waking life

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It’s Thursday. The first rule of Thursday is you dont talk about Thursday.

– photo by Mitch Waxman

Another Northern Blvd. gas station, another night for a humble narrator. Presuming that when I went for my vaccination this week (I’m writing this on Sunday, appointment is Tuesday, you’re reading this on Thursday, so who the hell knows what’s happened since Sunday) I didn’t end up in anaphylactic shock or something, I’m now one month away from getting my life back from the Corona Virus Pandemic. Fantasies of good times in the company of human strangers are taking the form of intrusive thoughts for me right now. So’s going back to living a somewhat normal life. Eating in a restaurant, riding the Subway, visiting Staten Island’s North Shore… you take all of this for granted until it’s out of reach, huh?

This has been a fairly brutal 12 months for all of us, hasn’t it? It has been mainly banal and terrifying for me, but conversely, I’ve been insanely lucky as the people in my life who have suffered a COVID infection have all survived it. Perspective, huh?

– photo by Mitch Waxman

Perspective seems to be a missing quality these days, with everybody standing on calcified points of view and opinions. You disagree with someone about a nuance of some issue and you’re automatically Hitler. Recidivist elements of the old dialectic, with no chance to learn from mistakes and grow or evolve in the re-education camp, might as well send them to meet their makers. The proverbial “come to Jesus” moment doesn’t seem to exist anymore. One misstep and you’re done, forever. Personally, I’m reminded constantly that my points of view are disingenuous because of my racial identity, or gender, lifestyle, or whatever other drum the person I’m talking to is banging on. This gets old pretty fast, and unfortunately confirms a deeply held belief that people who have suffered oppression at the hands of others will immediately begin to inflict similar harms on others when they get into power. There’s a certain Middle Eastern nation state which comes to mind when I think about that subject, but that’s another story and controversy which I don’t want to get involved with.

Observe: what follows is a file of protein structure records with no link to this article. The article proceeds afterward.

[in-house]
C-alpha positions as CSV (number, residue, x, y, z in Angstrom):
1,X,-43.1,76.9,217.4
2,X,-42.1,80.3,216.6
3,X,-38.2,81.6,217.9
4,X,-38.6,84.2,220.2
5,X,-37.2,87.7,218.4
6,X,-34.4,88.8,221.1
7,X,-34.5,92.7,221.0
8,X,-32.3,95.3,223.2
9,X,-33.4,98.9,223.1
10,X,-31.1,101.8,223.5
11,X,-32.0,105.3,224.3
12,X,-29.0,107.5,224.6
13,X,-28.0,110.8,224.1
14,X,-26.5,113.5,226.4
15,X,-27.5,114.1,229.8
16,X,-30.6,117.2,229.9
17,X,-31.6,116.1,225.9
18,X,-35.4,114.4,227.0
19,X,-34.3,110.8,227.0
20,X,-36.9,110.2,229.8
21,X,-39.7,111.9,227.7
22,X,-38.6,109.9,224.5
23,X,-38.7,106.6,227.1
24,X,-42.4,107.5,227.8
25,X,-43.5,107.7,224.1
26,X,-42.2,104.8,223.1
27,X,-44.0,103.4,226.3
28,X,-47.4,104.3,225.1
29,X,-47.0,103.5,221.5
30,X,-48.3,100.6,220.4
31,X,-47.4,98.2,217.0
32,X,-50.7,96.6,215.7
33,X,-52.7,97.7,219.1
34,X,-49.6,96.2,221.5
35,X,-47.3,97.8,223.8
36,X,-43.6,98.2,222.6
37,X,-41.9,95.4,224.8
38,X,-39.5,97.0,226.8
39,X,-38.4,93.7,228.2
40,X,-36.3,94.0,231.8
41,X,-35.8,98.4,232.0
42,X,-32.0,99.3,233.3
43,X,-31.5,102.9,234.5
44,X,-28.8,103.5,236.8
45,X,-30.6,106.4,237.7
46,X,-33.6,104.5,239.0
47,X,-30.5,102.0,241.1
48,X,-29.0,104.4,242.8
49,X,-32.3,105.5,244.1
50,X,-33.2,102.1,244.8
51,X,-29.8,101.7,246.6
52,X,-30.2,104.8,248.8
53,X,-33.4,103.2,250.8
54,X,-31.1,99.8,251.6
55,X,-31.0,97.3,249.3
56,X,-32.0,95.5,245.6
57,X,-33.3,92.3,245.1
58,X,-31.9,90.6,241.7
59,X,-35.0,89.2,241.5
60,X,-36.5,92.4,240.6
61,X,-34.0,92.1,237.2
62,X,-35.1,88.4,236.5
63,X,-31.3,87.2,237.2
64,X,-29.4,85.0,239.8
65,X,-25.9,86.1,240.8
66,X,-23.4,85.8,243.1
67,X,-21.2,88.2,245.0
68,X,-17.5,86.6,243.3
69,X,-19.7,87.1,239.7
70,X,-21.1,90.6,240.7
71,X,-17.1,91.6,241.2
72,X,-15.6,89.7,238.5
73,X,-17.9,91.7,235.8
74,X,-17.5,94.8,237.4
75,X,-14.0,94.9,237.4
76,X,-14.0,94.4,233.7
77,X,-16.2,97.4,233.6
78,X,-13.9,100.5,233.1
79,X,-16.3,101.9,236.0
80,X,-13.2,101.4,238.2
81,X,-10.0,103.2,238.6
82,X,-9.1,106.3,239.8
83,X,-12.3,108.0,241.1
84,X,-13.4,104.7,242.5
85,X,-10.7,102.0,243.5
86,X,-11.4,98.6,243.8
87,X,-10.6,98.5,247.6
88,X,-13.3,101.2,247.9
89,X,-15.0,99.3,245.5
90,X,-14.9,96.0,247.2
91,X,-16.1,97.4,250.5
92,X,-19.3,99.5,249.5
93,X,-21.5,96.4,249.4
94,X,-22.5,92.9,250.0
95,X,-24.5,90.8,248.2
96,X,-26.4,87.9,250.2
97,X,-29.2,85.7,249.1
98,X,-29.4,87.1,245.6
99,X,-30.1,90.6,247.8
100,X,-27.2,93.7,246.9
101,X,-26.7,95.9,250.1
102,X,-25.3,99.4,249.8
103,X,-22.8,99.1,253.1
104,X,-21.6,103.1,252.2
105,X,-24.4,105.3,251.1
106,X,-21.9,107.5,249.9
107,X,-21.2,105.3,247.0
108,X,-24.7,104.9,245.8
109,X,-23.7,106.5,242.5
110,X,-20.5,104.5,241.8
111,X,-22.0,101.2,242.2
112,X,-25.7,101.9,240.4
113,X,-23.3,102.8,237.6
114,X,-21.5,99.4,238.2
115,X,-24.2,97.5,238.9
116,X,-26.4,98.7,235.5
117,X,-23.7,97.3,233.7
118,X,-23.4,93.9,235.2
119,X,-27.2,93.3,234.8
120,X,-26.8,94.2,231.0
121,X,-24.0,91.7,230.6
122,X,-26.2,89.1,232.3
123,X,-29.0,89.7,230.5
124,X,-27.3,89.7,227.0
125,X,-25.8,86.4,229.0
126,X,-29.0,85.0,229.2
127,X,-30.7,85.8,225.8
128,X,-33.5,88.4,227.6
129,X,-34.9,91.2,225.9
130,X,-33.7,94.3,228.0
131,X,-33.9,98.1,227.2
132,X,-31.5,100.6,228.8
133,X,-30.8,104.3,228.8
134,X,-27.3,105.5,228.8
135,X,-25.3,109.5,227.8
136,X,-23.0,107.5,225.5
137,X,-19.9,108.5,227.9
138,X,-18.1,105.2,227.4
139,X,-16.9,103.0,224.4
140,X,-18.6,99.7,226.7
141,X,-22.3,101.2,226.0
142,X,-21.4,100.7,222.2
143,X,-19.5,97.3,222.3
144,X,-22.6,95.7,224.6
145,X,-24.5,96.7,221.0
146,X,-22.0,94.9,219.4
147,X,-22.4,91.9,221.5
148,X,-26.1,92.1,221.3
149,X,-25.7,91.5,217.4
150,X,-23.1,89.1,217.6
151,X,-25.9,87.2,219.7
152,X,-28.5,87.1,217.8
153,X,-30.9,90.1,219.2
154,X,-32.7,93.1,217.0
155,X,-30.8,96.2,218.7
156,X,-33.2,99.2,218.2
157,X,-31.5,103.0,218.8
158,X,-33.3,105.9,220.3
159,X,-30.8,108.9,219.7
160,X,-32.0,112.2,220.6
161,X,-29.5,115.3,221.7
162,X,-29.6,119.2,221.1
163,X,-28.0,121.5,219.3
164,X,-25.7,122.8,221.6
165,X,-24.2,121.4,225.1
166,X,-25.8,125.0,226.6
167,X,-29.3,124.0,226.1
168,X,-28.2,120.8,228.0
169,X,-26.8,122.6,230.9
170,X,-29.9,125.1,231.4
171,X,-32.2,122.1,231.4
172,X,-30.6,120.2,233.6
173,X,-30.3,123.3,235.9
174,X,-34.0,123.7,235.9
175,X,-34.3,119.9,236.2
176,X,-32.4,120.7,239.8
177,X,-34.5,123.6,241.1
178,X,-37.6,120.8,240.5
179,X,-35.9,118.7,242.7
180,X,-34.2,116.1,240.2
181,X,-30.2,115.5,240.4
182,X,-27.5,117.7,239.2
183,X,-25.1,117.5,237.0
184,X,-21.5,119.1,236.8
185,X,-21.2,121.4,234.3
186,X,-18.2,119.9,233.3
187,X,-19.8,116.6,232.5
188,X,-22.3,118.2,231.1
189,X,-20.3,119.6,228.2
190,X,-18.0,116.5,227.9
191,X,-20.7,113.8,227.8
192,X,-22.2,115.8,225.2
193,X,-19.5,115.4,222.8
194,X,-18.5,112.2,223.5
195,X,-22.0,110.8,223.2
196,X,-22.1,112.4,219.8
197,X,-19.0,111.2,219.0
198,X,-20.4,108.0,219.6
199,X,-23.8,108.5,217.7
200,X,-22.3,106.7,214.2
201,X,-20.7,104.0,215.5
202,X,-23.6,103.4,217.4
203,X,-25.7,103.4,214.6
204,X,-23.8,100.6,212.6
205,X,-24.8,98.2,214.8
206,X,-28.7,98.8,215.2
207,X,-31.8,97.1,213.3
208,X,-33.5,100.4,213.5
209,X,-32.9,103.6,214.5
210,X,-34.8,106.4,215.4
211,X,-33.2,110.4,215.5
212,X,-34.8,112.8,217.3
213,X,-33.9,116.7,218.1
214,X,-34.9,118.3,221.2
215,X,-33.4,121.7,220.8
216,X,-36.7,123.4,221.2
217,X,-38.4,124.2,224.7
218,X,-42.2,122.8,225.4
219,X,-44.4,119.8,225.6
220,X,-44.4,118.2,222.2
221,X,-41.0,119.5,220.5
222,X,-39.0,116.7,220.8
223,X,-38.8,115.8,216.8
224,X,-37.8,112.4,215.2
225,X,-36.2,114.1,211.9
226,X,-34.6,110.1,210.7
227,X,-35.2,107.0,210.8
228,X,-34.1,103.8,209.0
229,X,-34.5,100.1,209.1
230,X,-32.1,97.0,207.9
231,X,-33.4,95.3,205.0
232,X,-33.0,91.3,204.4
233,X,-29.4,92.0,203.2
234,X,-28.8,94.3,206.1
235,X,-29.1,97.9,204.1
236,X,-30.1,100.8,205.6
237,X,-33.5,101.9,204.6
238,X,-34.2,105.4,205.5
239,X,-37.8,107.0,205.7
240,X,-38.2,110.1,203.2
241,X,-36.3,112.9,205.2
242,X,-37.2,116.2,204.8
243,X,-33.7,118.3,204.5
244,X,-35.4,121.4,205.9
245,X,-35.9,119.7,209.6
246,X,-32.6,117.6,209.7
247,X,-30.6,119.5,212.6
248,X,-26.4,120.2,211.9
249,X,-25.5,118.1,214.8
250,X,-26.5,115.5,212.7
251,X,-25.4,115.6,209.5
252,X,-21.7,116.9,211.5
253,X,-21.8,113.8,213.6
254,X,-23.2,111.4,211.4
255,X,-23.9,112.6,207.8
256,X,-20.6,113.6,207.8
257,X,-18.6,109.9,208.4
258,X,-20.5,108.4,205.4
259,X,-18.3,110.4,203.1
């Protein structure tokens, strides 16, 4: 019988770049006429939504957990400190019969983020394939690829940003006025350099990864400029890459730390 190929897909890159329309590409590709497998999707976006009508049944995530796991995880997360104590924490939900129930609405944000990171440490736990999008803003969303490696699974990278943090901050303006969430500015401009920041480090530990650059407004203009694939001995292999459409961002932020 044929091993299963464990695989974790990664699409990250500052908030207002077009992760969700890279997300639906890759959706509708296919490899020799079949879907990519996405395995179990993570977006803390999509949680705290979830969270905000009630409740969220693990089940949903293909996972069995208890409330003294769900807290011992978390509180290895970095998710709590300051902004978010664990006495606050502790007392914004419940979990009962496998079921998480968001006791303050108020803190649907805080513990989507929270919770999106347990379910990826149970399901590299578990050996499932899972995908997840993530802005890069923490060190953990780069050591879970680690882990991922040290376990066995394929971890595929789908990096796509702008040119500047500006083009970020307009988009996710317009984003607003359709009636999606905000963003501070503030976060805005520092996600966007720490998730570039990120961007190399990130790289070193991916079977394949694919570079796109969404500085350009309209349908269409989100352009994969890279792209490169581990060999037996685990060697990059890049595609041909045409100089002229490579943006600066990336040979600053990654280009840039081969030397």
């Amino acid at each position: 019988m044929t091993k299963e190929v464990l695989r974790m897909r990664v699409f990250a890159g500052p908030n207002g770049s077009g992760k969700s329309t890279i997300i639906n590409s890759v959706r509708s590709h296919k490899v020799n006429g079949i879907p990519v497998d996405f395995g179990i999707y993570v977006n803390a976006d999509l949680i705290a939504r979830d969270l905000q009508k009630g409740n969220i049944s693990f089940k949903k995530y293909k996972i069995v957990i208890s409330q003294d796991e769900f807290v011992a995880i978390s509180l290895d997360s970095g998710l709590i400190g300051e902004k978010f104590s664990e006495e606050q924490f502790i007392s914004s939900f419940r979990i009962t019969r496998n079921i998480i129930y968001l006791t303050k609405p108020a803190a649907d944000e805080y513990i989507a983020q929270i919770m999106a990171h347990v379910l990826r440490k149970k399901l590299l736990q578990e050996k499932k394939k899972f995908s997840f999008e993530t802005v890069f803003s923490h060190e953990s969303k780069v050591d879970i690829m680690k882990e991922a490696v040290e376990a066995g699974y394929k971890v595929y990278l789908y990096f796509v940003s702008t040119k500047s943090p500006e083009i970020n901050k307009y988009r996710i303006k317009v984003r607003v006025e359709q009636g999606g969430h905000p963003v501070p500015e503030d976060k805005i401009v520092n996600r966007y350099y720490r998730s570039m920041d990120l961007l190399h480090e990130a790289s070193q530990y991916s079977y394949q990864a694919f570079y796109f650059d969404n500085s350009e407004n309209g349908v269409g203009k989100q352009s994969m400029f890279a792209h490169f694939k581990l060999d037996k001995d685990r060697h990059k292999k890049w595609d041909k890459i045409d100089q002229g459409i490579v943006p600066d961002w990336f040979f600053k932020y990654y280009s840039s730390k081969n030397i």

At the moment, I’m seriously considering rolling everything back and retreating into my shell. Ending the Pentacle, resigning from whatever public facing position I hold, and just focusing in on selfish matters. In short, returning to being just another face in the crowd who doesn’t care about anything at all other than his bank account. I don’t mind a fight, but I mind fighting about nothing and the splitting of hairs. This may surprise you, but people in general aren’t terribly nice, and those you meet in the “political world” are often monsters. I’m tired of it all.

– photo by Mitch Waxman

Another one of the subjects on my shot list, in addition to gas stations and tire shops, are Chinese Restaurants. I got into a screaming argument about two years ago with somebody about whether or not calling the menu offered at such establishments “Chinese Food” was racist. What a ridiculous waste of time and energy that argument was… but that’s kind of the point. Why oh why would this be something you want to argue for or against? What do you hope to achieve, and have you actually considered the opinions of the people who work and sell this particular cuisine or is it just another talking point on your agenda to prove that the world is corrupt and that you’ve somehow evolved? Conservation of energy, people.

A humble narrator has been narrating humbly for a long time now, and it’s entirely possible that I don’t want to narrate humbly anymore. Grrr.

Note: I’m writing this and several of the posts you’re going to see for the next week at the beginning of the week of Monday, March 1st. My plan is to continue doing my solo photo walks around LIC and the Newtown Creek in the dead of night as long as that’s feasible. If you continue to see regular updates here, that means everything is kosher as far as health and well being. If the blog stops updating, it means that things have gone badly for a humble narrator.


“follow” me on Twitter- @newtownpentacle


Buy a book!

In the Shadows at Newtown Creek,” an 88 page softcover 8.5×11 magazine format photo book by Mitch Waxman, is now on sale at blurb.com for $30.

Written by Mitch Waxman

March 4, 2021 at 2:00 pm

untrammeled land